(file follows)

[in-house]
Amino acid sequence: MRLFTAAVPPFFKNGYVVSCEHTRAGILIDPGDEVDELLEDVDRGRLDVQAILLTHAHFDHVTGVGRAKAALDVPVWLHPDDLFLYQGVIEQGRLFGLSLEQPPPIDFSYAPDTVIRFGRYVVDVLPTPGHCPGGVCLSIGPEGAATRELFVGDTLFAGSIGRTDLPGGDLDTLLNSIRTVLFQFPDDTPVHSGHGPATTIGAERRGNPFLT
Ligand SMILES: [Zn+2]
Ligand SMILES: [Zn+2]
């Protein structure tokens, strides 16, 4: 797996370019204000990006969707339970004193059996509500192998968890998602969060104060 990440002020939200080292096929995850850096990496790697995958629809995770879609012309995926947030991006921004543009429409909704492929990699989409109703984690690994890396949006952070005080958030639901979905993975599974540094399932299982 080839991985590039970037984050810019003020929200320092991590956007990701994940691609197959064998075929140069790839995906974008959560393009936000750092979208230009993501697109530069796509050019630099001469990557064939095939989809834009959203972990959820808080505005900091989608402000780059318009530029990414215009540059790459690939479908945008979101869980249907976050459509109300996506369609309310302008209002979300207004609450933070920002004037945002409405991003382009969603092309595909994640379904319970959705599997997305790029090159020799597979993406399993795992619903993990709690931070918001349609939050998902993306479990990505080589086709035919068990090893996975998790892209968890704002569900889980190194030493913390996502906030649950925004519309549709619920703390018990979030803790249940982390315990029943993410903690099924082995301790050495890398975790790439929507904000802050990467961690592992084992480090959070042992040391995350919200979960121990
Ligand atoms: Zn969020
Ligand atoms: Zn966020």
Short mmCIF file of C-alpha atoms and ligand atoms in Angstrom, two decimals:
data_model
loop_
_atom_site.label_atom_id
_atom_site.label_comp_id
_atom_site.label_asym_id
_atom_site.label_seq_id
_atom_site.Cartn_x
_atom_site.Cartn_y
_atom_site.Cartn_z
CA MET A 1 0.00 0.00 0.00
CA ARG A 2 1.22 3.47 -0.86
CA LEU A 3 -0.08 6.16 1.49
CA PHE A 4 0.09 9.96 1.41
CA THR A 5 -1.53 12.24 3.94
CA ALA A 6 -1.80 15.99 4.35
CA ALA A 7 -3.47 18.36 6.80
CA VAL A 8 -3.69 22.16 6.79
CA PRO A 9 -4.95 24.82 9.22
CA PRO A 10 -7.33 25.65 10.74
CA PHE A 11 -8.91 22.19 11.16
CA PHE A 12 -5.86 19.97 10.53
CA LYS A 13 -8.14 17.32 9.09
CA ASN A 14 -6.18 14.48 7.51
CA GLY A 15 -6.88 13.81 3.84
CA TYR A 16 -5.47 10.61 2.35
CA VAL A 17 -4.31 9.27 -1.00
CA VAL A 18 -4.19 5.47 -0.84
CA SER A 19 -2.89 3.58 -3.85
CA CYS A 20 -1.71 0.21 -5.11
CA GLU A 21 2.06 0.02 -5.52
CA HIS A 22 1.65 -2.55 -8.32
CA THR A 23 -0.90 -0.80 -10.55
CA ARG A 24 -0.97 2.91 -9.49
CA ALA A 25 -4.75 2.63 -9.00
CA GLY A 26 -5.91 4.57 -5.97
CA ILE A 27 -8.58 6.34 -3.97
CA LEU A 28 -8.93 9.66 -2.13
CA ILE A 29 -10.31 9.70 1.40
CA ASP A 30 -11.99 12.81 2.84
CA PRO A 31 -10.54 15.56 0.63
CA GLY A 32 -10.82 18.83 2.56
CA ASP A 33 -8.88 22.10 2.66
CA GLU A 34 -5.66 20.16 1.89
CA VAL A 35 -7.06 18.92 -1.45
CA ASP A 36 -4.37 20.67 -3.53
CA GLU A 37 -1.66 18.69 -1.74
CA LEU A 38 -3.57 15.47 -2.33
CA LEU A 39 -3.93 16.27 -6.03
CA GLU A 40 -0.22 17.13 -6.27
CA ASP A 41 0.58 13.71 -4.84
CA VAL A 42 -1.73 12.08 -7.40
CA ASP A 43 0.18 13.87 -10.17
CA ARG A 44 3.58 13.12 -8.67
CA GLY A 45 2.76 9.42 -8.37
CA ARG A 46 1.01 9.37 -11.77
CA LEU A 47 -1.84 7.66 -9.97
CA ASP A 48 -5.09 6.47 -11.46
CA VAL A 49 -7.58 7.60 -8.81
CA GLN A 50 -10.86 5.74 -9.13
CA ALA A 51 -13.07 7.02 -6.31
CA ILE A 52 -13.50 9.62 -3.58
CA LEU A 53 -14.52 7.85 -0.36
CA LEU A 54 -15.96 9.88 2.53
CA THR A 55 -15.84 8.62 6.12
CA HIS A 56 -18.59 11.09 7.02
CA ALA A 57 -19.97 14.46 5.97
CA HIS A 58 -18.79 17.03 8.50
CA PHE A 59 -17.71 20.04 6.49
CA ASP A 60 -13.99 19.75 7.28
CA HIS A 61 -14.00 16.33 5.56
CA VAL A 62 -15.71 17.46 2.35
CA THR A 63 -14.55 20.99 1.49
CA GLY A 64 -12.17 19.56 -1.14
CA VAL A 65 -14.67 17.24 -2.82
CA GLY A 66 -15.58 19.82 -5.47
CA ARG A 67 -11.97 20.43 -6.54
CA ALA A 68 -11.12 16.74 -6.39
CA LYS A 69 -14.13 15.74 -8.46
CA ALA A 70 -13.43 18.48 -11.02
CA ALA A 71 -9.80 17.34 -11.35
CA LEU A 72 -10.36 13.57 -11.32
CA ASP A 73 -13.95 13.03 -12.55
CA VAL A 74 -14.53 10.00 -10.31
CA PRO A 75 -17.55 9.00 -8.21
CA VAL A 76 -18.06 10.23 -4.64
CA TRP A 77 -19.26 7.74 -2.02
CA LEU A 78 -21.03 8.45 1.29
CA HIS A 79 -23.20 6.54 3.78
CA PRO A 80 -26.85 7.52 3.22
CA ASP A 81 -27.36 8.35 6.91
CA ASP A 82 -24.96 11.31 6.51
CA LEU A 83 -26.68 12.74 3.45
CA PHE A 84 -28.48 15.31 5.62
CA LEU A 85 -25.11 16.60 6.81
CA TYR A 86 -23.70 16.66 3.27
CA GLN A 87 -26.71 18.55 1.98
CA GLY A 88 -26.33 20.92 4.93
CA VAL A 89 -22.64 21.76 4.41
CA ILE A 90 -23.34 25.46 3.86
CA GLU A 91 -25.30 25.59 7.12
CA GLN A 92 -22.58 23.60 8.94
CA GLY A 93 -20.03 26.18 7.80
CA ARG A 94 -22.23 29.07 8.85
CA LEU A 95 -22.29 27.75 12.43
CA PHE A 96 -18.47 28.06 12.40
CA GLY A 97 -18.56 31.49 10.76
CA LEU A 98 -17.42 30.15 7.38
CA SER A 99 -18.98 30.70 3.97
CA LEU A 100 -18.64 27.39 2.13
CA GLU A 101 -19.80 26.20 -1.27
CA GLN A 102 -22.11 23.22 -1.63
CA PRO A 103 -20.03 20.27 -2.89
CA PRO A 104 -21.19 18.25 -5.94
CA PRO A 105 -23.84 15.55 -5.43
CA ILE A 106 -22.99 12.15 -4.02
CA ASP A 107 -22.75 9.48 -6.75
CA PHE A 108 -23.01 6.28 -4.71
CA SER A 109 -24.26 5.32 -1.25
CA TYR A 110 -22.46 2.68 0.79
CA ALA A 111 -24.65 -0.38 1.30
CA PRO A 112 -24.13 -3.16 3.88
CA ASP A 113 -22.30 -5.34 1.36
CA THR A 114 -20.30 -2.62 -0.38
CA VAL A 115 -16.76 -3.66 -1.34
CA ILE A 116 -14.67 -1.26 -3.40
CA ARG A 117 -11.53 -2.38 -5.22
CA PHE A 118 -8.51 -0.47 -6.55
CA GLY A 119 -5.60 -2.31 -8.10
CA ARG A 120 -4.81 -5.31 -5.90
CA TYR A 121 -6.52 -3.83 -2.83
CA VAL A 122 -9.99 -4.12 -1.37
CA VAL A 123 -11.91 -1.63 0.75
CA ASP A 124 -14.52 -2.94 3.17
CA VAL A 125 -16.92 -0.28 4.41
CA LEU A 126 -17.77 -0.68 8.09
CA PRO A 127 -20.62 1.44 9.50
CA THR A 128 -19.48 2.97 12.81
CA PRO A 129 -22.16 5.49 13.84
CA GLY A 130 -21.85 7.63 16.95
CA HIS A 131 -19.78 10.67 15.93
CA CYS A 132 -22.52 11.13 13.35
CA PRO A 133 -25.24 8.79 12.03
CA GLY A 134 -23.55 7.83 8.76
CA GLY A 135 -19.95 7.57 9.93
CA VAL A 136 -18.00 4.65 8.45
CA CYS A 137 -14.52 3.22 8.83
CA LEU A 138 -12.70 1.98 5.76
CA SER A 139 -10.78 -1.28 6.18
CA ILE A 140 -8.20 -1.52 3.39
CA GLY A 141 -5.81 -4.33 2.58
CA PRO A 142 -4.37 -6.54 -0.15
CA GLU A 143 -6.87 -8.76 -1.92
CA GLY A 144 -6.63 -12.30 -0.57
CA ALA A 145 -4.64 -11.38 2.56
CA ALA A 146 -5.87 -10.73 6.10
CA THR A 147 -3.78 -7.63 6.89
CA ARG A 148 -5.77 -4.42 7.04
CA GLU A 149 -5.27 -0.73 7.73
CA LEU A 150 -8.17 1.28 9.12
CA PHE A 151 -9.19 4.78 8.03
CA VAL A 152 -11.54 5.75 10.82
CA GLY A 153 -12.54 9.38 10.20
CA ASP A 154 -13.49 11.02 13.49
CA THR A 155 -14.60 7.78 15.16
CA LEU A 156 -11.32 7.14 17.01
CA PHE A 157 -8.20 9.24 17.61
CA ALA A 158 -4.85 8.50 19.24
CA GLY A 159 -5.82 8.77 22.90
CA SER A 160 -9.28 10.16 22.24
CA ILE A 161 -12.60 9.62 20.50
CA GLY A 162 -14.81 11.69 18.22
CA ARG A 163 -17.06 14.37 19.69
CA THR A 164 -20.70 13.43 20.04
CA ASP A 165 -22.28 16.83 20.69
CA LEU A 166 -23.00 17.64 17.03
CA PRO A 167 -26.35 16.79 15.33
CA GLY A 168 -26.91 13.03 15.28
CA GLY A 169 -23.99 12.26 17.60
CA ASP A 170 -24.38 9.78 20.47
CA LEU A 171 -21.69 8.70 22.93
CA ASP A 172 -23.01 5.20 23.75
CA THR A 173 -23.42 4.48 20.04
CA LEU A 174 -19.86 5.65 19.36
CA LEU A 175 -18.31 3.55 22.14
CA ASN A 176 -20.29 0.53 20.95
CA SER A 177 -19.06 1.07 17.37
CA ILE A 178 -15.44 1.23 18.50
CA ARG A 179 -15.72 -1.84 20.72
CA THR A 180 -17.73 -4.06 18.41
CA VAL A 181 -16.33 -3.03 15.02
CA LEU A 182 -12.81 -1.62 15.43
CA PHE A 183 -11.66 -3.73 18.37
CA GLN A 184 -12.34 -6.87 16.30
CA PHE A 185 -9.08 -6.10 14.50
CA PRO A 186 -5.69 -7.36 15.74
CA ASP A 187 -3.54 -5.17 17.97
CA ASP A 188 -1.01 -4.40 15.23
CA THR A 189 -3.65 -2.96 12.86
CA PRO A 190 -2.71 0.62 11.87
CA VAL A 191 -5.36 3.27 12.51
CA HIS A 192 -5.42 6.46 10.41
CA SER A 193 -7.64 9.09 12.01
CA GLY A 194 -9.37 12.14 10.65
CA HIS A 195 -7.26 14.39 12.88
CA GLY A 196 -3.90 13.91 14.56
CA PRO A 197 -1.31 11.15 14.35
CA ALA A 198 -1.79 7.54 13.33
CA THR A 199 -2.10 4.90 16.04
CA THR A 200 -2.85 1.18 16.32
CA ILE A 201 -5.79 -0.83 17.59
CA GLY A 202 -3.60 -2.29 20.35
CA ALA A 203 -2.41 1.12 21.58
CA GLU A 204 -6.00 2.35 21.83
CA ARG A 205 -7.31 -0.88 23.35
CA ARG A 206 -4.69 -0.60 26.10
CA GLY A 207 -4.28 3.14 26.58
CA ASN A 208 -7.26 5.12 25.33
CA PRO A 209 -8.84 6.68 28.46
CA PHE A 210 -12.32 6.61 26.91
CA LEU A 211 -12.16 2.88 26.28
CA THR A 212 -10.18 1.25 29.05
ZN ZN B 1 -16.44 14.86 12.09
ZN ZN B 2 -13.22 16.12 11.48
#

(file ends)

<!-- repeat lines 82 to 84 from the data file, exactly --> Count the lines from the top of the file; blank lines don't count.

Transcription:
CA VAL A 65 -14.67 17.24 -2.82
CA GLY A 66 -15.58 19.82 -5.47
CA ARG A 67 -11.97 20.43 -6.54